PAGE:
The truth is, when Lee Daniels asked me to play the part of Gloria in his new movie, I was nervous. Plenty of women would say that starring as Forest Whitaker's wife and Terrence Howard's lover is nice work if you can get it. But trying to pull a fledgling network together is a pretty tall order, so short of having myself cloned, I wasn't sure how I could take on another big project.
Then I read the script.
is the story of a man who becomes head butler in the Eisenhower White House and stays on all the way through the Reagan administration. Based on a true story, it is at once epic and intimate, harrowing and astute. We watch as both a nation and a family come undone and then, little by little, begin to heal—growing stronger in the broken places. Like the butler himself (acted with astonishing grace by Forest Whitaker), we have a front-row seat as history is being made.
I find myself thinking a lot about history these days. I mean, if you don't know where you came from, how do you know where to go? I came from people who were part of the butler's generation, and I am who I am because of those people. My mother was a maid, my grandmother was a maid, her mother was a maid—that's all they could be. Gloria, the butler's wife, represents every woman who deferred her own dreams and paid the price for it. We rarely speak of the women of that era, who stoically, sometimes with great humor, endured their pain, stood by their men, raised their children, all while managing to slip a little extra money into the collection plate to support a crucial cause. They were beautiful and ferocious, and they made the world a better place to be. I celebrate and honor that spirit.
Take Oprah's behind-the-scenes tour of the shoot
Gloria having a drink—I needed one, too!
"Making a movie is a little challenging when you've got another full-time job. It would be like, do a scene, go interview Rihanna, do a scene, now go talk to Usher, do a scene, sit down with a Supreme Court justice. I made myself a little nutty. But when I was there, I was 100 percent there."
Getting Into Character
"Lee Daniels is a truth sayer. He doesn't allow for a single false note. The second he sees an ounce of dramatization he stops you, because in the real world, we're all moving through our lives and moments just come to us and we step into them. We're not creating them. I love that that's how Lee operates as a director. Once, he called me over to the monitor and said, 'You see how when Gloria leans in right here, she takes a breath?' And I said, 'Yes,' and he goes, 'Drop the breath.' He will call you out on it like that. And let me just say, there's nothing worse for your ego as an actor than hearing, 'Cut! Fake! Now do it again!' Oh my god! But his favorite words are 'Let it go.'"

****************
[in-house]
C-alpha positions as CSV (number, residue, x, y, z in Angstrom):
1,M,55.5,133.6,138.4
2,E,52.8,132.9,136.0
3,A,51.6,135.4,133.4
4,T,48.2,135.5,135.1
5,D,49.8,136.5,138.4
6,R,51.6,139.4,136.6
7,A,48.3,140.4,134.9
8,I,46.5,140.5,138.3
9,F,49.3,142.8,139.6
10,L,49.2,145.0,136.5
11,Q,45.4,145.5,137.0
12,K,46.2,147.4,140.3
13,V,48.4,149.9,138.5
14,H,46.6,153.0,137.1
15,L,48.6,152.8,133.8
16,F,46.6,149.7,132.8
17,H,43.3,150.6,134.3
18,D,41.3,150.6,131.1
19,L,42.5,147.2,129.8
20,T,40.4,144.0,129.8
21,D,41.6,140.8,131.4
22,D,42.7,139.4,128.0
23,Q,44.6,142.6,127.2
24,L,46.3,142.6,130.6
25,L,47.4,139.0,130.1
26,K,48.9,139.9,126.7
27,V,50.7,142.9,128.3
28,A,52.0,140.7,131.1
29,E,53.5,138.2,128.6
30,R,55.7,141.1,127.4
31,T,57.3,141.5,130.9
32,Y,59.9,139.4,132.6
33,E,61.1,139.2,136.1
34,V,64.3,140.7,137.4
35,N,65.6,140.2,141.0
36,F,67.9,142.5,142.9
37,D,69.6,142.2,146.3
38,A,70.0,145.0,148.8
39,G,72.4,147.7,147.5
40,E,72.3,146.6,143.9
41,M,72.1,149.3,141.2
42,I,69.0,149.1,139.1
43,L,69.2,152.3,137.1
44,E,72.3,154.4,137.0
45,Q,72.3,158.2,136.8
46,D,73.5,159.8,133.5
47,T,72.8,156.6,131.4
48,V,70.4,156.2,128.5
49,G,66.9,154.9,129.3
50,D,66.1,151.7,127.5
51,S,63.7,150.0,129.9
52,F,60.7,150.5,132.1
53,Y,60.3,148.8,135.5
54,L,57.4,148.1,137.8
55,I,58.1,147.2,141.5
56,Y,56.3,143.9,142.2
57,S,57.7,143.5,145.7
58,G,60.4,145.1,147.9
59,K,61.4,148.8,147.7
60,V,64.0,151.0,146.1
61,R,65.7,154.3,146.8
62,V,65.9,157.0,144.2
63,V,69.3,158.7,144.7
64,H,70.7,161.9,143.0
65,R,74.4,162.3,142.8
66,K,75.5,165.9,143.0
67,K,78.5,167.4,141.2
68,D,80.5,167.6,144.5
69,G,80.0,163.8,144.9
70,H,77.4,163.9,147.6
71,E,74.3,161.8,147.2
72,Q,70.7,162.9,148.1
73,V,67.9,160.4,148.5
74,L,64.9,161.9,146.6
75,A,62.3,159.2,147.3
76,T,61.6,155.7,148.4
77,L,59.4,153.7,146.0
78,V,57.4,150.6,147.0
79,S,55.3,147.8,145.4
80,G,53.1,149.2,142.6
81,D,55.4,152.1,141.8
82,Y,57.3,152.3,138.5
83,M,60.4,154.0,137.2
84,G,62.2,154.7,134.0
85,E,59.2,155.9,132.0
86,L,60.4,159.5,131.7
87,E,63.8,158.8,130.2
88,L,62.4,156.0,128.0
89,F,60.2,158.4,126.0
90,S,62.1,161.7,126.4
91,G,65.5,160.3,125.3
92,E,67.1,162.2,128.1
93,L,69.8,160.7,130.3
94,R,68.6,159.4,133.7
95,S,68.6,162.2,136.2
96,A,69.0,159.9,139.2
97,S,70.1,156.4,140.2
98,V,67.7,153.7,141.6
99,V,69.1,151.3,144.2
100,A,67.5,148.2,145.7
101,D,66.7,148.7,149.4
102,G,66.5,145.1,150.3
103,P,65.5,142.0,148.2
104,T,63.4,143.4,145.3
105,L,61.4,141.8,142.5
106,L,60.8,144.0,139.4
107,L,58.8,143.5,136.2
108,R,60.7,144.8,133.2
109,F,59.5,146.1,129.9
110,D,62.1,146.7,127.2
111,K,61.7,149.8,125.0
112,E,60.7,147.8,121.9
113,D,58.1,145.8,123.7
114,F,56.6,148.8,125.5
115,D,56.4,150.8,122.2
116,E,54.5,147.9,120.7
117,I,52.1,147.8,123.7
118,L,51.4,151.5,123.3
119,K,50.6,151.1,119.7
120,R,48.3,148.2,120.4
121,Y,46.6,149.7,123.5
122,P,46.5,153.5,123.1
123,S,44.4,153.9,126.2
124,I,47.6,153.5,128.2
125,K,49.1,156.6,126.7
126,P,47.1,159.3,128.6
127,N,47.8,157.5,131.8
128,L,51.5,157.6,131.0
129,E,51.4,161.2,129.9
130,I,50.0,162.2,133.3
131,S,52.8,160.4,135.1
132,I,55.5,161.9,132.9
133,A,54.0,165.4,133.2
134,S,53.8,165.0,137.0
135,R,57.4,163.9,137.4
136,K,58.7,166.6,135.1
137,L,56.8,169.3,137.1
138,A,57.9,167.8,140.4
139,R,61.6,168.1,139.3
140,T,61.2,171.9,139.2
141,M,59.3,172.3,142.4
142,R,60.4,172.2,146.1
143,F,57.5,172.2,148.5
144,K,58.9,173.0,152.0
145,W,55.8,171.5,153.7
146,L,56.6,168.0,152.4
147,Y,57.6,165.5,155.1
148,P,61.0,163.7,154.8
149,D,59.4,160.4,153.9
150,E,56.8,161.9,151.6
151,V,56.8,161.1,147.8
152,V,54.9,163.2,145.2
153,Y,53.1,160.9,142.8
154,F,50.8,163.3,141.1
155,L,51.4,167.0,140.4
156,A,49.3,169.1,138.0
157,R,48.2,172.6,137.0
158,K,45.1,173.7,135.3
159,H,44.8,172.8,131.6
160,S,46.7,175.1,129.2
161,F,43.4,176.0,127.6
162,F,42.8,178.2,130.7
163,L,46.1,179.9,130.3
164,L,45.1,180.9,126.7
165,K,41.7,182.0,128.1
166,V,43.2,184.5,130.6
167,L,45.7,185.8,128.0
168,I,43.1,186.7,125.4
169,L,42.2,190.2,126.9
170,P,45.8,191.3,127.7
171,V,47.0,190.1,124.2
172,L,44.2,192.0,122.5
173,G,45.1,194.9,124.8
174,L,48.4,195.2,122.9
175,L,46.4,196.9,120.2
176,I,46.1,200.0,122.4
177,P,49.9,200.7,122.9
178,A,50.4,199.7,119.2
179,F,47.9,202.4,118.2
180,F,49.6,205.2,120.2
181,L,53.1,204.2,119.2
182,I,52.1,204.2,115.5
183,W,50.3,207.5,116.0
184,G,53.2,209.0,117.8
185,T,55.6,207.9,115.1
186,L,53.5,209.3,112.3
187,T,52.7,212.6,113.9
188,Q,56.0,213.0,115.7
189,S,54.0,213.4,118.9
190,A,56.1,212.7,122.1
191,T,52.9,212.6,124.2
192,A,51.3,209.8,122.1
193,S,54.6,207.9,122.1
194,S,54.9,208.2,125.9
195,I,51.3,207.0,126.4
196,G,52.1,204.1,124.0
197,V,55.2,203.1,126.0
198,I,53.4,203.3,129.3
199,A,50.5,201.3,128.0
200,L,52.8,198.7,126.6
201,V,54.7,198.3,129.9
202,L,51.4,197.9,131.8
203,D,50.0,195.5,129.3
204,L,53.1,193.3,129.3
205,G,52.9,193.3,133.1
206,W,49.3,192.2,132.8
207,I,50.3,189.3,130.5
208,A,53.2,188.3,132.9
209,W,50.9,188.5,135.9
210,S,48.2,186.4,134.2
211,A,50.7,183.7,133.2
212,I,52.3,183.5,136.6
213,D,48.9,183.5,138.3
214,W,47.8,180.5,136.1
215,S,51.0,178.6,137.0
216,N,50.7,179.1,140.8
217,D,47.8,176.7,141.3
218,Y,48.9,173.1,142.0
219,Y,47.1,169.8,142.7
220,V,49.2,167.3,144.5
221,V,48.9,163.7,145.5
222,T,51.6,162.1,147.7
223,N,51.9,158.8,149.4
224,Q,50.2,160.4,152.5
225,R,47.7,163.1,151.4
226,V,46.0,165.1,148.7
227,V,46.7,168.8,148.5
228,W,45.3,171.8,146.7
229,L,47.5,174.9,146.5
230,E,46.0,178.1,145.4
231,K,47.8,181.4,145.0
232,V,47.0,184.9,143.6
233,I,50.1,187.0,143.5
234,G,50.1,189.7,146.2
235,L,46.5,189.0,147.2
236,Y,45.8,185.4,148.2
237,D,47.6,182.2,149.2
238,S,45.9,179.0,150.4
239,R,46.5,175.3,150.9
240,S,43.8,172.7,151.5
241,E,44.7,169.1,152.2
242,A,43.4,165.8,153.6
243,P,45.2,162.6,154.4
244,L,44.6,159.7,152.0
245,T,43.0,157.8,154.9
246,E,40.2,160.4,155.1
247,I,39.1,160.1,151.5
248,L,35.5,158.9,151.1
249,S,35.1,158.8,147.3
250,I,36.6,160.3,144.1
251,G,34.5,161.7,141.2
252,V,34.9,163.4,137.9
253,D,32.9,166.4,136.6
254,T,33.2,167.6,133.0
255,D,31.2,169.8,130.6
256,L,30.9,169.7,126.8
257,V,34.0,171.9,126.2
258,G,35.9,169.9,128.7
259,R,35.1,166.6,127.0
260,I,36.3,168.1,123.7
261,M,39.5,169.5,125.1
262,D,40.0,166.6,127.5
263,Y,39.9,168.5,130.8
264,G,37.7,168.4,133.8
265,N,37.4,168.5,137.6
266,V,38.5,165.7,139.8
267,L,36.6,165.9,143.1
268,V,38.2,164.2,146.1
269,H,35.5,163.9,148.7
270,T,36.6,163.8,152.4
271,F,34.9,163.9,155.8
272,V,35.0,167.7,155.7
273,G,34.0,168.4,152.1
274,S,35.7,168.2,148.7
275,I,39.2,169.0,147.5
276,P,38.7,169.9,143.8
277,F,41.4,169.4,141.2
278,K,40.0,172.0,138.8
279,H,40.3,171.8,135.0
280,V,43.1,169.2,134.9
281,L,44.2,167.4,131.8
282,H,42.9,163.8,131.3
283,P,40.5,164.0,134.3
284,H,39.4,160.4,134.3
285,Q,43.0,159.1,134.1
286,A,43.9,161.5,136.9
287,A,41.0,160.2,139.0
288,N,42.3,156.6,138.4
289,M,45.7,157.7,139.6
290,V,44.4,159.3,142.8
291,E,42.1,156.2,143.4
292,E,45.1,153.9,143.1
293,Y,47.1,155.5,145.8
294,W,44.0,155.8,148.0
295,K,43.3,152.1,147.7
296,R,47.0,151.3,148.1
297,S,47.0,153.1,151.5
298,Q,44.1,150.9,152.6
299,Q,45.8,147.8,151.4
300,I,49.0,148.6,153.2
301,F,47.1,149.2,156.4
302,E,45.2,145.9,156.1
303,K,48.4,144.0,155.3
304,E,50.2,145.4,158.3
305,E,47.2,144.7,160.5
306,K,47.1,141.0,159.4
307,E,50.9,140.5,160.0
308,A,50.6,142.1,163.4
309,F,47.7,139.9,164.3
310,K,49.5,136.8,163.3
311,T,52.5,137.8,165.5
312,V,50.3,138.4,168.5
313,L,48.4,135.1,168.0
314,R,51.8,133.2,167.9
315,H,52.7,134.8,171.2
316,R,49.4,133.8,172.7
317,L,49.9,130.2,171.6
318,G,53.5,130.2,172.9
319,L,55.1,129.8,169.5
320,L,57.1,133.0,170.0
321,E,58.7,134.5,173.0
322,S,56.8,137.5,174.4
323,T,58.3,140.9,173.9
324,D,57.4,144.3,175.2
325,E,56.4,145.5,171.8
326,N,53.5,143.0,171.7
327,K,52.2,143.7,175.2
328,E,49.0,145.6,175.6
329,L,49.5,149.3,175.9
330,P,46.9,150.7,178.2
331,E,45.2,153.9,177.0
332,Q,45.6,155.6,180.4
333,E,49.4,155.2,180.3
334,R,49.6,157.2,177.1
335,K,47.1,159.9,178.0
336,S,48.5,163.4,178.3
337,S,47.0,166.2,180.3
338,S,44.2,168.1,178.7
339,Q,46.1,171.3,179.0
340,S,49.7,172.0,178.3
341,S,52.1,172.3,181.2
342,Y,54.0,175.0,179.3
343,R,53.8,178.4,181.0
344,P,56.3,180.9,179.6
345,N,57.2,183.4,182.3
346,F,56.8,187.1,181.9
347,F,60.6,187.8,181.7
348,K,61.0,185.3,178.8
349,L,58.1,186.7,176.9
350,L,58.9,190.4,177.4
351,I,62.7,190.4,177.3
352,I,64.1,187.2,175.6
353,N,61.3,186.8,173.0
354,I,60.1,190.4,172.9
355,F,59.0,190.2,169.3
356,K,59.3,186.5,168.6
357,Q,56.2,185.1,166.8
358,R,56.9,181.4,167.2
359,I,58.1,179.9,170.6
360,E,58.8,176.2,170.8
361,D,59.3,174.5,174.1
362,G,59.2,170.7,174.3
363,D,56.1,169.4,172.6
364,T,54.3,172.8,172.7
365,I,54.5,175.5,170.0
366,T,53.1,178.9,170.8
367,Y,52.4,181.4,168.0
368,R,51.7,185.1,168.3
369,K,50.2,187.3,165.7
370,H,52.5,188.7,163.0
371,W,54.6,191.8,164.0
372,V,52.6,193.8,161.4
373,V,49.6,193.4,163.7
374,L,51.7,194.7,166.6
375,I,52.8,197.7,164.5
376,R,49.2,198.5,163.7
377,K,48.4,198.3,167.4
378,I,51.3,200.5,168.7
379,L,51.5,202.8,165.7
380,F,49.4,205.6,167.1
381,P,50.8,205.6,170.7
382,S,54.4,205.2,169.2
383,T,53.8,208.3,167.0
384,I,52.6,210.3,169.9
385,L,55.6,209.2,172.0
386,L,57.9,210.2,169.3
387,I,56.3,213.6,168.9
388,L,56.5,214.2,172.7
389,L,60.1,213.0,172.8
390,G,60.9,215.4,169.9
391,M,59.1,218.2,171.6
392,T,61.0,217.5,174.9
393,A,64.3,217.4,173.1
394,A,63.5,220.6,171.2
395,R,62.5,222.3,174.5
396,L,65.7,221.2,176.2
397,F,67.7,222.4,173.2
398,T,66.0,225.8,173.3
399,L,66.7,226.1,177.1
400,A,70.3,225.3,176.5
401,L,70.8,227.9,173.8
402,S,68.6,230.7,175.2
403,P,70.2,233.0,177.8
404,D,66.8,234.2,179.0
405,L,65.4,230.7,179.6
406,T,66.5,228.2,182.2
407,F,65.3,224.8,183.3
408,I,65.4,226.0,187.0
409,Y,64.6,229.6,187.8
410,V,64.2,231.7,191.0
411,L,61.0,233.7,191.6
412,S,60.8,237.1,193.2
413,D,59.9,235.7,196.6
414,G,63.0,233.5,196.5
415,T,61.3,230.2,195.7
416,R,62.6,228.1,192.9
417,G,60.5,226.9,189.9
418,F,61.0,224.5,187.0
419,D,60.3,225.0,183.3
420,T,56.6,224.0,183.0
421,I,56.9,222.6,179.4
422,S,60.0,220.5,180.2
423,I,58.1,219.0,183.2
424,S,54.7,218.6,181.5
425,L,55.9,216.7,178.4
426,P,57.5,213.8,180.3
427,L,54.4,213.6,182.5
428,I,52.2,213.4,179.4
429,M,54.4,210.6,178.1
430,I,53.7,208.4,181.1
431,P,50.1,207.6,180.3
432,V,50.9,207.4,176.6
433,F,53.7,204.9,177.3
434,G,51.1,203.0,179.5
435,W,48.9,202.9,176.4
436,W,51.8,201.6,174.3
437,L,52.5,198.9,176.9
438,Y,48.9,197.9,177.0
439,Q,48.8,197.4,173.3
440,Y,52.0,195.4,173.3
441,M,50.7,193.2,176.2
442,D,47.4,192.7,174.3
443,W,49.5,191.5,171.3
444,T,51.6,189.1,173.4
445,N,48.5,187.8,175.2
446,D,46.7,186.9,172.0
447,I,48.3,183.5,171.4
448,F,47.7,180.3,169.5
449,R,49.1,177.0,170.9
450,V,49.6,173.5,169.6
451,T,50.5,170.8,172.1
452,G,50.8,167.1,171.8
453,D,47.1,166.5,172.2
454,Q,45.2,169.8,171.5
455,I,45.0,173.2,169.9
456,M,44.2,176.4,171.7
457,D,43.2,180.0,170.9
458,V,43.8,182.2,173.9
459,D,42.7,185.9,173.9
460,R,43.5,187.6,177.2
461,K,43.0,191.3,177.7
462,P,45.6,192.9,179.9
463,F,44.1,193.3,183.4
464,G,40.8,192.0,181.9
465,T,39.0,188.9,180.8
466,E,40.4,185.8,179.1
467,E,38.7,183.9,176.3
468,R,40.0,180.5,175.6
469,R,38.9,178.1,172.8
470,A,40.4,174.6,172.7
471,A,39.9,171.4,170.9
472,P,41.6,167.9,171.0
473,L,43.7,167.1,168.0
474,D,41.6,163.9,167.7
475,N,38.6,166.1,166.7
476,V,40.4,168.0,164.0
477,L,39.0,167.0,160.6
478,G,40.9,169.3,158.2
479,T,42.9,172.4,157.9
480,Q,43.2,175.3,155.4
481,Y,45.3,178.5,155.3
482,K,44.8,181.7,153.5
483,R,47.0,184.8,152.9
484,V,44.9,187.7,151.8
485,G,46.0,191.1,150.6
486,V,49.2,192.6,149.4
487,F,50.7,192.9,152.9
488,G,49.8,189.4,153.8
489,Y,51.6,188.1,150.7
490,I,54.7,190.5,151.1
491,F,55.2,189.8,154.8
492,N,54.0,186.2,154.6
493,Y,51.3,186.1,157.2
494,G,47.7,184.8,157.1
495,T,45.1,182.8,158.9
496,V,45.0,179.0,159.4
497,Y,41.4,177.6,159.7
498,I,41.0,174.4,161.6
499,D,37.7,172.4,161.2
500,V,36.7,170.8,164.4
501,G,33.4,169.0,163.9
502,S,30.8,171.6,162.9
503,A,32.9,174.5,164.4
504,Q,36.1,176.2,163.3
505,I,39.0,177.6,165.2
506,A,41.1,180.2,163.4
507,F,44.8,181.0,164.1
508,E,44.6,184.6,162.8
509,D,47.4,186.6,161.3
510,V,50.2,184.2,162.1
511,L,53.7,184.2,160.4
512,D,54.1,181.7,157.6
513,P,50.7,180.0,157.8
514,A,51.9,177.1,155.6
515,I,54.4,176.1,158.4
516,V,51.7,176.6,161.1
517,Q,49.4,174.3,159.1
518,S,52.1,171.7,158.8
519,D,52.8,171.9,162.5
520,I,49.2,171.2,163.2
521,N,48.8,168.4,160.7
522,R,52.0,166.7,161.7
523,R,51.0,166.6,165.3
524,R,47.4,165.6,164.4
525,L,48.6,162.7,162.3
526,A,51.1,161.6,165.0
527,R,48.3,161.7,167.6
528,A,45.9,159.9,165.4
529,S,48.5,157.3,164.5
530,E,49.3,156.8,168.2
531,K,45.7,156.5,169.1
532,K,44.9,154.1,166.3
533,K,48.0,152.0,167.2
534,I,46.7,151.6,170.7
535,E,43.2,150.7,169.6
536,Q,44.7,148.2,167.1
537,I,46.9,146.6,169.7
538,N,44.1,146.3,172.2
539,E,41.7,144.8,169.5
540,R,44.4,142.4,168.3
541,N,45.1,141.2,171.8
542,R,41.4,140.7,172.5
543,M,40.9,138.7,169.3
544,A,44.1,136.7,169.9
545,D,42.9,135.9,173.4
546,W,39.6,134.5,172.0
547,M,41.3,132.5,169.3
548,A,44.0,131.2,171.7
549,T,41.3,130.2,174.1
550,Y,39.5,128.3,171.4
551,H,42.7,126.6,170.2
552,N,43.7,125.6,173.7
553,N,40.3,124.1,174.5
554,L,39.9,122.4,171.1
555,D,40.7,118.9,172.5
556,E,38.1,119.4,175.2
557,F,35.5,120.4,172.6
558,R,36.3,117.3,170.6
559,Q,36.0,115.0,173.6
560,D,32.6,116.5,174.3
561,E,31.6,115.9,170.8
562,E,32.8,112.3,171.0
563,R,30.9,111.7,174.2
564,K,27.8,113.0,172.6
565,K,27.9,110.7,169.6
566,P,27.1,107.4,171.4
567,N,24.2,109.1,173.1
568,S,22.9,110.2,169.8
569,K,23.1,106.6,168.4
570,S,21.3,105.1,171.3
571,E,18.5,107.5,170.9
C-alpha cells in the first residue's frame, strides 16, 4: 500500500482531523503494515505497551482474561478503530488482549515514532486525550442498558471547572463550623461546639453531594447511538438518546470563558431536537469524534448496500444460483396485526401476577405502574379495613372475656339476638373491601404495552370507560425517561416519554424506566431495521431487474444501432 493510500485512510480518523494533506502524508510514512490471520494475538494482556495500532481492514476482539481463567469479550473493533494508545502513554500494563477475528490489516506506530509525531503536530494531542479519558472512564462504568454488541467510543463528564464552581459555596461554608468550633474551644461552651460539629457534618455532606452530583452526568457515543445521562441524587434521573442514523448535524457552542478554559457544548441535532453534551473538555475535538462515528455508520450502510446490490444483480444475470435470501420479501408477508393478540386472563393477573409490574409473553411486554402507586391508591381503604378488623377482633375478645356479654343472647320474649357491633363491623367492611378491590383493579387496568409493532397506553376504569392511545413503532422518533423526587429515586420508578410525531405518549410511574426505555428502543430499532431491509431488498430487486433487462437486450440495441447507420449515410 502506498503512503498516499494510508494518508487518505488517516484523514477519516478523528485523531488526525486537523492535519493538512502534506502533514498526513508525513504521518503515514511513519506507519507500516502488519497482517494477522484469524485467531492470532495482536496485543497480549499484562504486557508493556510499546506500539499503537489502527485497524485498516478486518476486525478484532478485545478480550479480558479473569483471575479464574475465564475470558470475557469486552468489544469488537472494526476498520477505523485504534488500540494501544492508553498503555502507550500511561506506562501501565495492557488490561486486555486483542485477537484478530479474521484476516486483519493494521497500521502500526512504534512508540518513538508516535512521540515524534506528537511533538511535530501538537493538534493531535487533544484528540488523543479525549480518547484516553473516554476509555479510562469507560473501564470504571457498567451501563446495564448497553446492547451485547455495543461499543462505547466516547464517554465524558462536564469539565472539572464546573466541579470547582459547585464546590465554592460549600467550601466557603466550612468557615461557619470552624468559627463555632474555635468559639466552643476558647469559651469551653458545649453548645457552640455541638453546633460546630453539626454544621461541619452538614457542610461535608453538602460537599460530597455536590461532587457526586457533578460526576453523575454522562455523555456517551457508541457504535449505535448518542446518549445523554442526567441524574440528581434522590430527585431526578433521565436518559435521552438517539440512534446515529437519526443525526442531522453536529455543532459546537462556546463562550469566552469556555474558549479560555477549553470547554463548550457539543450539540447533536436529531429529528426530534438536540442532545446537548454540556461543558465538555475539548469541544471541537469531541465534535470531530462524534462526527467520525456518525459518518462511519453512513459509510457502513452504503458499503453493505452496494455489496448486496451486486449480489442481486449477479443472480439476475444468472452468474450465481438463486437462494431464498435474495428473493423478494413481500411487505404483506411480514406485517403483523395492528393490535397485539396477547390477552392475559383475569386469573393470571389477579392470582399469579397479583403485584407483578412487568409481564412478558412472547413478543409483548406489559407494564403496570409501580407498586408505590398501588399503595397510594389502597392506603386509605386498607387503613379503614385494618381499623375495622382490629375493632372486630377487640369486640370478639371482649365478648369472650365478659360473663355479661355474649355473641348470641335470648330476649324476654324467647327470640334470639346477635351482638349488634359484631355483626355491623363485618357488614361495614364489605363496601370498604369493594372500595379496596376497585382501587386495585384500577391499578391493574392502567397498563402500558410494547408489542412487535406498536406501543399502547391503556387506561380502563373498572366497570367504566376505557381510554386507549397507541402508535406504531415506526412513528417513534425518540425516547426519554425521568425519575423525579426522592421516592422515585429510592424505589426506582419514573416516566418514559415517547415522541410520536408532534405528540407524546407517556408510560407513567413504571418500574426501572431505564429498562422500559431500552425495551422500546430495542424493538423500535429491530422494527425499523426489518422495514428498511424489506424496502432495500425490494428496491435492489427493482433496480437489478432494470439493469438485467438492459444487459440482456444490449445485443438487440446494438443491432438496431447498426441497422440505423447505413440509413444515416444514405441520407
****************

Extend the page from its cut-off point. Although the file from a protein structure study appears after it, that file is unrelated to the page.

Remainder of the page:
All the Presidents' Men
"I think this movie will allow a whole generation of people who weren't there, and who aren't going to pick up a history book, to understand something about the civil rights movement through the lens of entertainment. I am so proud of Lee Daniels—he's told a great story that really means something."
She Looks Just Like Nancy, Right?
"Jane Fonda sent me a note saying, 'You disappeared and became Gloria and that is a huge feat.' But Gloria is mostly fictional—while Jane, on the other hand, plays a woman everyone knows, so what she does is magic. (Here she is with Alan Rickman as the president.) You look at her in this movie and she is the essence of Nancy Reagan!"
Puffing Like a Pro
"At the first read with Terrence and Forest and all those guys, I'm trying to hold the cigarette and Lee says, 'It's upside down.' So I actually bought those herbal cigarettes and smoked all summer. I had heard that a smoker can always tell if you're faking it, so I taught myself how to really do it. I always had my pack of herbals with me."
About That Love Scene...
"I worked on developing a certain intimacy with Forest. We shared the same makeup trailer and he was always very introspective. I could see him go into character before a scene, and I'd adjust myself accordingly. Sometimes we'd be walking across the lot and I would just sort of take his hand or come up behind him and rub his shoulders. I wanted to build some level of connection before any love scene happened, so I wouldn't just be kissing somebody out of nowhere. I knew that scene was coming and I wanted to establish a deeper kind of rapport with him."
Can You Cry on Cue?
"At Lee's suggestion, I worked with the renowned acting coach Susan Batson. I told her I had trouble crying, so she came to my house and in 20 minutes I was bawling my eyes out. She taught me to dip into those memories of relationships where I've felt unprotected or lost or lonely or abandoned. I went, 'Oh! So that's what it is! Okay.'"
"An onscreen relationship has to come from some thread of truth, so I'd go in every day and actively try to forge a bond with Isaac White, the boy who plays my younger son."
Gloria's First State Dinner
"I don't care who you are, you never forget being a guest at the White House. At the first state dinner I attended, hosted by George H.W. Bush, I was seated at Barbara Bush's table, and it was covered in so much flatware that I can still remember thinking, 'Which fork do I use?' The experience served me well when Gloria gets her invitation."
We Has a (Disco) Ball!
"I have such respect for Forest Whitaker that when he was nominated for the Oscar he eventually won for The Last King of Scotland,
I called him up—even though I didn't know him at the time—and said, 'I want to invite you and your friends and family to my home for dinner to say how much I appreciate your work.' I never imagined that seven years later I'd be acting alongside him in a film!"
Next: Watch Gayle King's exclusive interview with Oprah, Lee Daniels and Forest Whitaker
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